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getting into the details of the concepts. >> okay. let me ask one other question, if i might, having to deal with afghanistan. let me find it here. it has to do with the intelligence operations, their military intelligence. and i would direct this both to you general and to you admiral, as well. major general michael flan who's the top intelligence officer titled a blueprint for what he called intelligence relevant in afghanistan. the report notes and i quote our intelligence apparatus still finds itself unable to answer fundamental questions about the environment which we operate and the people we're trying to protect and persuade, end quote. and i would pose this question to both of you. do you agree with general flynn's overall assessment in this report? what actions have you -- are you taking in response to that report and have any of the initiatives that he directs in the report have been carried out?
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>> in those, senator, when we conducted the strategic assessment that's customary with a new commander coming in to a position like that of central command, one of the biggest of the big ideas was that our capacity and capability for afghanistan and pakistan was not adequate. and, in fact, i went to admiral blair early on and asked if he would appoint a mission manager for afpac. he did one better of deputy of national intelligence for that. we then set about beefing up the capability and capacity there including sending general flynn among others to help build that. we formed a center of excellence for afpac in the joint intelligence center at central command. the afpac sale or the pac sale as it's said has done the same.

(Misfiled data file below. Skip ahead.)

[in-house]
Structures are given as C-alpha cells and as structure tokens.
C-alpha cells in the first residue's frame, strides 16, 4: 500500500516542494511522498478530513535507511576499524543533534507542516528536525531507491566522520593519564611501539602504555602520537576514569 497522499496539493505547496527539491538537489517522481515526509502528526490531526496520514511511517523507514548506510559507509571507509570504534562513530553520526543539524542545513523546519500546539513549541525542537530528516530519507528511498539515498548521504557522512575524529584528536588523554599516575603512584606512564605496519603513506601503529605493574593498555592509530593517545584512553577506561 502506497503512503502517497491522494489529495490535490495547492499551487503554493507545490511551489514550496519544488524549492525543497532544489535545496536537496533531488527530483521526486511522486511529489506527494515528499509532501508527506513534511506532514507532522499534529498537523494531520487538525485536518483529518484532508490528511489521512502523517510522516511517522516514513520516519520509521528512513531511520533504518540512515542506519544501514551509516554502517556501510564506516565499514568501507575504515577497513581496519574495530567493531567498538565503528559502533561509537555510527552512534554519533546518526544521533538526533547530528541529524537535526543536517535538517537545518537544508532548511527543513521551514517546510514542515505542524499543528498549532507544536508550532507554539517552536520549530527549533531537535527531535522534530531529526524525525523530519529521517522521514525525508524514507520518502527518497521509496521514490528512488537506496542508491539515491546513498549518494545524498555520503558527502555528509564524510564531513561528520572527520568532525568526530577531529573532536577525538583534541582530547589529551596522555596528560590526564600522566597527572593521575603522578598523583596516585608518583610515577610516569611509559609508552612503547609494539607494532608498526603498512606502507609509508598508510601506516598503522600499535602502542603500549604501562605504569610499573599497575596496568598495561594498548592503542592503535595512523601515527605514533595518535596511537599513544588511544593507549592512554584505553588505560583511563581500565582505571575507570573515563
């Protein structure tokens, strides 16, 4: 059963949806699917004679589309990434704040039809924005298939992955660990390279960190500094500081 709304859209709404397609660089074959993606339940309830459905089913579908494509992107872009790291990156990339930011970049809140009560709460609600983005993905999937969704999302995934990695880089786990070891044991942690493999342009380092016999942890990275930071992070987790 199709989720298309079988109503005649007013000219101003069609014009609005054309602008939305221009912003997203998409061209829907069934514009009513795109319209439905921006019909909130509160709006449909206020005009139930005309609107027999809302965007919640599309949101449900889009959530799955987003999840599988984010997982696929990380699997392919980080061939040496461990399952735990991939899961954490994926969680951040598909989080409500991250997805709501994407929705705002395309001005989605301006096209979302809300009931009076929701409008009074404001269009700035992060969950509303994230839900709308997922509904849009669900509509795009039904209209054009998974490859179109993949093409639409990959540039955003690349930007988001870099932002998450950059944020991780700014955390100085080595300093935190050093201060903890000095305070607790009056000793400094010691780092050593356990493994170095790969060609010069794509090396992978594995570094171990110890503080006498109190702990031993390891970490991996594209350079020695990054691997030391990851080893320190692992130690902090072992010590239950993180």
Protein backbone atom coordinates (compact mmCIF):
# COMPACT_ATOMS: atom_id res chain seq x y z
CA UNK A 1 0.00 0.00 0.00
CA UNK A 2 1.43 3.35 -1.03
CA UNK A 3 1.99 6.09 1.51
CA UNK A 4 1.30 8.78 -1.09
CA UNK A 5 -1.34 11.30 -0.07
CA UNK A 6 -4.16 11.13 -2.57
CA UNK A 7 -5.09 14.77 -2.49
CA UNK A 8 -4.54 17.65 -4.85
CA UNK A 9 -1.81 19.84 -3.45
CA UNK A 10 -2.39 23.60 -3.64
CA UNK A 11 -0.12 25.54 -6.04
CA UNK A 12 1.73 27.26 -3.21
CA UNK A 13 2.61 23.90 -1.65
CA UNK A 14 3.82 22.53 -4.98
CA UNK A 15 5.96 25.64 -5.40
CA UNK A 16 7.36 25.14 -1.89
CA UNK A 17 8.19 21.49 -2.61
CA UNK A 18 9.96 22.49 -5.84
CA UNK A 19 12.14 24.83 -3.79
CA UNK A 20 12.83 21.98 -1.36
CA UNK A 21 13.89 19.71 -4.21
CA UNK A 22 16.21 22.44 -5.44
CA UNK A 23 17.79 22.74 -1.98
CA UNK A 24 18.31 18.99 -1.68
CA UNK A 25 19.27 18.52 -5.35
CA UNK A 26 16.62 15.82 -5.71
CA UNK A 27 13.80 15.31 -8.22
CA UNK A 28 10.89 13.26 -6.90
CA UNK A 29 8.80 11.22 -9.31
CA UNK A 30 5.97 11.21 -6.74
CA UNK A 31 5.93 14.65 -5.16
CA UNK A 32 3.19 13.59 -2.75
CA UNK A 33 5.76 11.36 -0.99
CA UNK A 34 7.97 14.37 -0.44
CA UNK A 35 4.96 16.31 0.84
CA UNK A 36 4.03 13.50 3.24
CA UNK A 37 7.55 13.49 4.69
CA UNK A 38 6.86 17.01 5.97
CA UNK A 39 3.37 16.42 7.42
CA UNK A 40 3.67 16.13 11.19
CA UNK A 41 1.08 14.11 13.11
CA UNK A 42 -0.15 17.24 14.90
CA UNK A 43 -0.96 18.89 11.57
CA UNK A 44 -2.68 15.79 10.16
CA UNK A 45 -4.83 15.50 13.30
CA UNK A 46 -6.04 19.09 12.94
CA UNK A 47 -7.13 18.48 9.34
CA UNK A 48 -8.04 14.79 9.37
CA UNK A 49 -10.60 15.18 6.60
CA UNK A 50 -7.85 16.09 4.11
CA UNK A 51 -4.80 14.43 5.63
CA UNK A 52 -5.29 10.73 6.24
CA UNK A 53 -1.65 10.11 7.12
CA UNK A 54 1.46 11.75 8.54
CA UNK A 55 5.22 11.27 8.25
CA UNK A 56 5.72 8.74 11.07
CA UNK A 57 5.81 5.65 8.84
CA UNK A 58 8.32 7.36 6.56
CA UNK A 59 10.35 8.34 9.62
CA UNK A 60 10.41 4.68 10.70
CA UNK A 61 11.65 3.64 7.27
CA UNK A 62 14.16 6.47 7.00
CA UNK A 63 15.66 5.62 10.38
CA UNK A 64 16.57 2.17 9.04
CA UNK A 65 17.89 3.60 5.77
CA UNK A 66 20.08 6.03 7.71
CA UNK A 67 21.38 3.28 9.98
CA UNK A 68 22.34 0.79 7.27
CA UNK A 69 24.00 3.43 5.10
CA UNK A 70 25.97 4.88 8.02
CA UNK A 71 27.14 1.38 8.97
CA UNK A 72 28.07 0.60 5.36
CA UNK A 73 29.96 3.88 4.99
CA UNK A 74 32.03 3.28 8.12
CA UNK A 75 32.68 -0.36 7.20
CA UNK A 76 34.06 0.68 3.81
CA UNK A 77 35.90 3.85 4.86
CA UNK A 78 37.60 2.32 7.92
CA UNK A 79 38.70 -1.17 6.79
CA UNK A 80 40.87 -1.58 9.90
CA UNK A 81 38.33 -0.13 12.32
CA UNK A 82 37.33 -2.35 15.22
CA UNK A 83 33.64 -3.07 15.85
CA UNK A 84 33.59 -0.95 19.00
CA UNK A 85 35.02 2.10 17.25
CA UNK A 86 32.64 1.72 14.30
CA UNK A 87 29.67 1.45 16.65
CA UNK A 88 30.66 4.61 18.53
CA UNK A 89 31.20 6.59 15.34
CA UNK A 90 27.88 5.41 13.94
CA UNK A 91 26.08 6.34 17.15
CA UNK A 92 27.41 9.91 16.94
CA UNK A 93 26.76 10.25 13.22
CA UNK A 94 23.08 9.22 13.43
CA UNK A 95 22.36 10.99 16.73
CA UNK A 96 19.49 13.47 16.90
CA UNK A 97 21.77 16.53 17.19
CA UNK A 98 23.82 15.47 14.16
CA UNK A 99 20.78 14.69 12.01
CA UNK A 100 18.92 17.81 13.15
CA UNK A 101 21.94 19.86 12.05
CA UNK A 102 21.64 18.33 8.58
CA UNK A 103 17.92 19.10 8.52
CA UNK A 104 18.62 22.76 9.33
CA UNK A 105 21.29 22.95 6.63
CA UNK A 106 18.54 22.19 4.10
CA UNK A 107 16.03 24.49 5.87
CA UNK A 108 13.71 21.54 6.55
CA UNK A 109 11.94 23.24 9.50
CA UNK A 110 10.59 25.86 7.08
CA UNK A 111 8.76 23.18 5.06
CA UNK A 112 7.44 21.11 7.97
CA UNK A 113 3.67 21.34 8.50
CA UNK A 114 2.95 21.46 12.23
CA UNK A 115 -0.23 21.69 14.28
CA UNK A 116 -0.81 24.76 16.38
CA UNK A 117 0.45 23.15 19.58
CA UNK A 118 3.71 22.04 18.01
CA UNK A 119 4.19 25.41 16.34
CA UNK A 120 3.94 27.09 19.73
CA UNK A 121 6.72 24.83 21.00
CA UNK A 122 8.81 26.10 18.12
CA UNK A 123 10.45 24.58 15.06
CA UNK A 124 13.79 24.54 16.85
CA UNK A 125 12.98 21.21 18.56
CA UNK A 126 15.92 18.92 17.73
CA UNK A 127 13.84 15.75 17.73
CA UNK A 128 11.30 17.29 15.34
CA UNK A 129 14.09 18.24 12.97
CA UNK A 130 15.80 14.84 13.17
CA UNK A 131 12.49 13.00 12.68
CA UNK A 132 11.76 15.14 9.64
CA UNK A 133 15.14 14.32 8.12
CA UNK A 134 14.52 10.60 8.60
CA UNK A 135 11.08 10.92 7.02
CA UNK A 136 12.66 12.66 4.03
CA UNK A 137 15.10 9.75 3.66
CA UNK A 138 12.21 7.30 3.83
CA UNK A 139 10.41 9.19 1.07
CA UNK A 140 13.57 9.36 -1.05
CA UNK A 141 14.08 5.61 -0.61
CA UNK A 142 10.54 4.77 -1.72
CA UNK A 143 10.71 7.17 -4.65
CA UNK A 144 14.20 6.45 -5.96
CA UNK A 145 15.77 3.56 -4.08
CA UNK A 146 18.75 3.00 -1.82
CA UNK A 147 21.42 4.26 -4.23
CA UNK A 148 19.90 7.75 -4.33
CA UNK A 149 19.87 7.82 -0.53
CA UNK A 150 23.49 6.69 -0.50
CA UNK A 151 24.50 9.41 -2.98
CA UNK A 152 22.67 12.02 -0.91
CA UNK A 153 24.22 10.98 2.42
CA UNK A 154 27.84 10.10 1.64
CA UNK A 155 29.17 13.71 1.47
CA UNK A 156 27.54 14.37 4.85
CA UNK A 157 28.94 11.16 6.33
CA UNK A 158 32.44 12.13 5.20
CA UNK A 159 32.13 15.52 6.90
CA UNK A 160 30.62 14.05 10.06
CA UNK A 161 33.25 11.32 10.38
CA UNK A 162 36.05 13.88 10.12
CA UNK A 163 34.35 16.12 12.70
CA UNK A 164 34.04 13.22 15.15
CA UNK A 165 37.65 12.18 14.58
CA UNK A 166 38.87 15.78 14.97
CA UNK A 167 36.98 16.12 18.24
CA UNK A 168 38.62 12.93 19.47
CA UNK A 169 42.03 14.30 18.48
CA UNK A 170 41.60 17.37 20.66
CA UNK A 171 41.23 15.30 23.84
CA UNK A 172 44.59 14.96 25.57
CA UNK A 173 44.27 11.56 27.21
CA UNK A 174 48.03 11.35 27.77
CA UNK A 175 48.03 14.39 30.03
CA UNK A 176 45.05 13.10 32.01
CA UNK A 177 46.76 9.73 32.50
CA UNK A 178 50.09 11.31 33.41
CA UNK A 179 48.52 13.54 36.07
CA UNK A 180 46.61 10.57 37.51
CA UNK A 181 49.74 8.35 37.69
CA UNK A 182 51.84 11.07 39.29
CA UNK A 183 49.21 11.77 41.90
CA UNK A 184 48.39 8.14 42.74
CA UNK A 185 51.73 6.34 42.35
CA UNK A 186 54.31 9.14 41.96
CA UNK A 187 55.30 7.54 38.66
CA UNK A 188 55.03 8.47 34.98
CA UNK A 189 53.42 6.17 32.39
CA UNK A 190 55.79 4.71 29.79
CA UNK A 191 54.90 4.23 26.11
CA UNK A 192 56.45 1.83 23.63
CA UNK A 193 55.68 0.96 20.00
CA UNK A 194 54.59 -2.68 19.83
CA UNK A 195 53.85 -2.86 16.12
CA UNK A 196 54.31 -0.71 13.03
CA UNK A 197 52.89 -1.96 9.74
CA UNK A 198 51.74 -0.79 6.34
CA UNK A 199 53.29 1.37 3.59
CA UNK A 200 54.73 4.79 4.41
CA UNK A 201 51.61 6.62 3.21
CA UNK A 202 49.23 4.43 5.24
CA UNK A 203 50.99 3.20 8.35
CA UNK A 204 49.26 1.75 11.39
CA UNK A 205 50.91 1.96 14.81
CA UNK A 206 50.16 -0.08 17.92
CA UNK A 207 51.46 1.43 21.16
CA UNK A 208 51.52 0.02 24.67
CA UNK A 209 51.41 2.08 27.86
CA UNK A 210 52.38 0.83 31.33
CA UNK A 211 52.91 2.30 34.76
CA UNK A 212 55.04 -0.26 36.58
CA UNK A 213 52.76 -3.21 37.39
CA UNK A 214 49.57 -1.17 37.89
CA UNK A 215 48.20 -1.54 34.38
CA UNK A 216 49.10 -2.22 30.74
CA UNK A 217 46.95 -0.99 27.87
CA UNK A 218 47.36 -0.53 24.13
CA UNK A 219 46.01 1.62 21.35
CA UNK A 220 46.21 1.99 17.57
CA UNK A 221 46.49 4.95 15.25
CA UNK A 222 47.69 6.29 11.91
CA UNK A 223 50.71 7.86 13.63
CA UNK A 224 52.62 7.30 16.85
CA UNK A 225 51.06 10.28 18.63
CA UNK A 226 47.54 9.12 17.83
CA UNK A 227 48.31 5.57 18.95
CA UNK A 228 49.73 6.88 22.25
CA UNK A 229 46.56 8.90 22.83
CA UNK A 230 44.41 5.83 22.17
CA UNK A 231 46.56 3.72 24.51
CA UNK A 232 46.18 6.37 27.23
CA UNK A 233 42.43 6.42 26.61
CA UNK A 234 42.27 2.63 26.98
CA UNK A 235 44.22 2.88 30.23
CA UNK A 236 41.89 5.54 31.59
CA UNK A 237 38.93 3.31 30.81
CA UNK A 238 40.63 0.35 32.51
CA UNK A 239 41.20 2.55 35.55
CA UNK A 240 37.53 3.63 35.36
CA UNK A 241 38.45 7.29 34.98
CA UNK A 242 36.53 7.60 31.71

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so what we've done is to build the capability that we had -- this is not unlike what we did in iraq as well. in early 2007 one of the first requests i made before even going to take command was for a substantial augmentation of our intelligence capability. we got that and we've been working on providing that kind of augmentation in afghanistan as well. >> anything to add, admiral? >> i think it's natural for the early energy of the intelligence community to be focused on identifying the immediate threats to our force but as the battlefield has evolve, the transition into using intelligence capabilities to better develop our understanding of the environment and to seek opportunities for engagement is a transition that i applaud. >> okay. thank you. thank you, mr. chairman. >> thank you very much, senator thune. senator bill nelson? >> thank you, mr. chairman.
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gentlemen, thank you for your continued service for our country. and i'm especially proud that both of you reside in my state, in the wonderful area of tampa. gentlemen, last week, i did a hearing for the chairman in our emerging threats subcommittee on the increased radicalization of young men and the extremist elements that are so bedeviling the civilized world. and the conclusion that came out of a lot of the testimony in this hearing was that we could continue to do everything that we are doing very well that the military is doing just exceptionally well.